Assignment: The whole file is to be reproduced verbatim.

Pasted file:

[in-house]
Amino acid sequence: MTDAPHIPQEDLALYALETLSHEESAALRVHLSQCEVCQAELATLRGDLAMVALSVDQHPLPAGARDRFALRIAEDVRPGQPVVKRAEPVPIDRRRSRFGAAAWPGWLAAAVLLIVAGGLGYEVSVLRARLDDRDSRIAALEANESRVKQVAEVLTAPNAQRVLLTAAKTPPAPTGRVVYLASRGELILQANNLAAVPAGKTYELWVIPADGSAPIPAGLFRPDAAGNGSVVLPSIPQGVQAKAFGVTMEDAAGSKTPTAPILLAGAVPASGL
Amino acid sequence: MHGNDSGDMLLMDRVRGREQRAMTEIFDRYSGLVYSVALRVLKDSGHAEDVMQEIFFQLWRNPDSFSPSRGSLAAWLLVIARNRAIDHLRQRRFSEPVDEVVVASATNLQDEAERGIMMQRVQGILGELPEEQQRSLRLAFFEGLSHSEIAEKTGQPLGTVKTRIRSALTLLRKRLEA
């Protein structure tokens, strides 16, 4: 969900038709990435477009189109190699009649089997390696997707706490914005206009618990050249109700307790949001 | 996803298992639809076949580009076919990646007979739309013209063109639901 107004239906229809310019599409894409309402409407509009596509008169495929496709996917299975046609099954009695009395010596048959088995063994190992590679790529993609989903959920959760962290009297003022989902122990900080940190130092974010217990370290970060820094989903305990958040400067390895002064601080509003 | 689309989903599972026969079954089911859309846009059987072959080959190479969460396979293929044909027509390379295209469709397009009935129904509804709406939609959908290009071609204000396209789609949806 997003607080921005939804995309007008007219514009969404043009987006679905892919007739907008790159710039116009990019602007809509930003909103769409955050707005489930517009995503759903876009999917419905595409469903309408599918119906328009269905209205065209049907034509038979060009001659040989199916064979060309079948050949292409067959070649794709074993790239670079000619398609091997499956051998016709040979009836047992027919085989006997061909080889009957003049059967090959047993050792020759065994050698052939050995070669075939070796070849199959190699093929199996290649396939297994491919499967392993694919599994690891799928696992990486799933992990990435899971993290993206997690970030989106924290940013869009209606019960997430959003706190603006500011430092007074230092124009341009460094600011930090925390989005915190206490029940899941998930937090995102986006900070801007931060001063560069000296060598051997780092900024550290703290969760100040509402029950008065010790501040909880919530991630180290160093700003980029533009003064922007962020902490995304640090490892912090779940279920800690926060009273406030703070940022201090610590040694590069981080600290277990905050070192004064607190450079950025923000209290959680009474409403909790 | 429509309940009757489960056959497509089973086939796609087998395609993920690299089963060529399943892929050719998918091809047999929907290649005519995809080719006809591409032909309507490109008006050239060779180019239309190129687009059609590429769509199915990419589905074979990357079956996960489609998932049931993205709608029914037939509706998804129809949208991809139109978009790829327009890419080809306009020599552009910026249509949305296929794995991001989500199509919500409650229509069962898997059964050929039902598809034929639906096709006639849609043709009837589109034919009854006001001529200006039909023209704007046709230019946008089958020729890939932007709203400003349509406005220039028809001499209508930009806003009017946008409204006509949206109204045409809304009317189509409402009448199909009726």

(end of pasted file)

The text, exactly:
[in-house]
Amino acid sequence: MTDAPHIPQEDLALYALETLSHEESAALRVHLSQCEVCQAELATLRGDLAMVALSVDQHPLPAGARDRFALRIAEDVRPGQPVVKRAEPVPIDRRRSRFGAAAWPGWLAAAVLLIVAGGLGYEVSVLRARLDDRDSRIAALEANESRVKQVAEVLTAPNAQRVLLTAAKTPPAPTGRVVYLASRGELILQANNLAAVPAGKTYELWVIPADGSAPIPAGLFRPDAAGNGSVVLPSIPQGVQAKAFGVTMEDAAGSKTPTAPILLAGAVPASGL
Amino acid sequence: MHGNDSGDMLLMDRVRGREQRAMTEIFDRYSGLVYSVALRVLKDSGHAEDVMQEIFFQLWRNPDSFSPSRGSLAAWLLVIARNRAIDHLRQRRFSEPVDEVVVASATNLQDEAERGIMMQRVQGILGELPEEQQRSLRLAFFEGLSHSEIAEKTGQPLGTVKTRIRSALTLLRKRLEA
């Protein structure tokens, strides 16, 4: 969900038709990435477009189109190699009649089997390696997707706490914005206009618990050249109700307790949001 | 996803298992639809076949580009076919990646007979739309013209063109639901 107004239906229809310019599409894409309402409407509009596509008169495929496709996917299975046609099954009695009395010596048959088995063994190992590679790529993609989903959920959760962290009297003022989902122990900080940190130092974010217990370290970060820094989903305990958040400067390895002064601080509003 | 689309989903599972026969079954089911859309846009059987072959080959190479969460396979293929044909027509390379295209469709397009009935129904509804709406939609959908290009071609204000396209789609949806 997003607080921005939804995309007008007219514009969404043009987006679905892919007739907008790159710039116009990019602007809509930003909103769409955050707005489930517009995503759903876009999917419905595409469903309408599918119906328009269905209205065209049907034509038979060009001659040989199916064979060309079948050949292409067959070649794709074993790239670079000619398609091997499956051998016709040979009836047992027919085989006997061909080889009957003049059967090959047993050792020759065994050698052939050995070669075939070796070849199959190699093929199996290649396939297994491919499967392993694919599994690891799928696992990486799933992990990435899971993290993206997690970030989106924290940013869009209606019960997430959003706190603006500011430092007074230092124009341009460094600011930090925390989005915190206490029940899941998930937090995102986006900070801007931060001063560069000296060598051997780092900024550290703290969760100040509402029950008065010790501040909880919530991630180290160093700003980029533009003064922007962020902490995304640090490892912090779940279920800690926060009273406030703070940022201090610590040694590069981080600290277990905050070192004064607190450079950025923000209290959680009474409403909790 | 429509309940009757489960056959497509089973086939796609087998395609993920690299089963060529399943892929050719998918091809047999929907290649005519995809080719006809591409032909309507490109008006050239060779180019239309190129687009059609590429769509199915990419589905074979990357079956996960489609998932049931993205709608029914037939509706998804129809949208991809139109978009790829327009890419080809306009020599552009910026249509949305296929794995991001989500199509919500409650229509069962898997059964050929039902598809034929639906096709006639849609043709009837589109034919009854006001001529200006039909023209704007046709230019946008089958020729890939932007709203400003349509406005220039028809001499209508930009806003009017946008409204006509949206109204045409809304009317189509409402009448199909009726």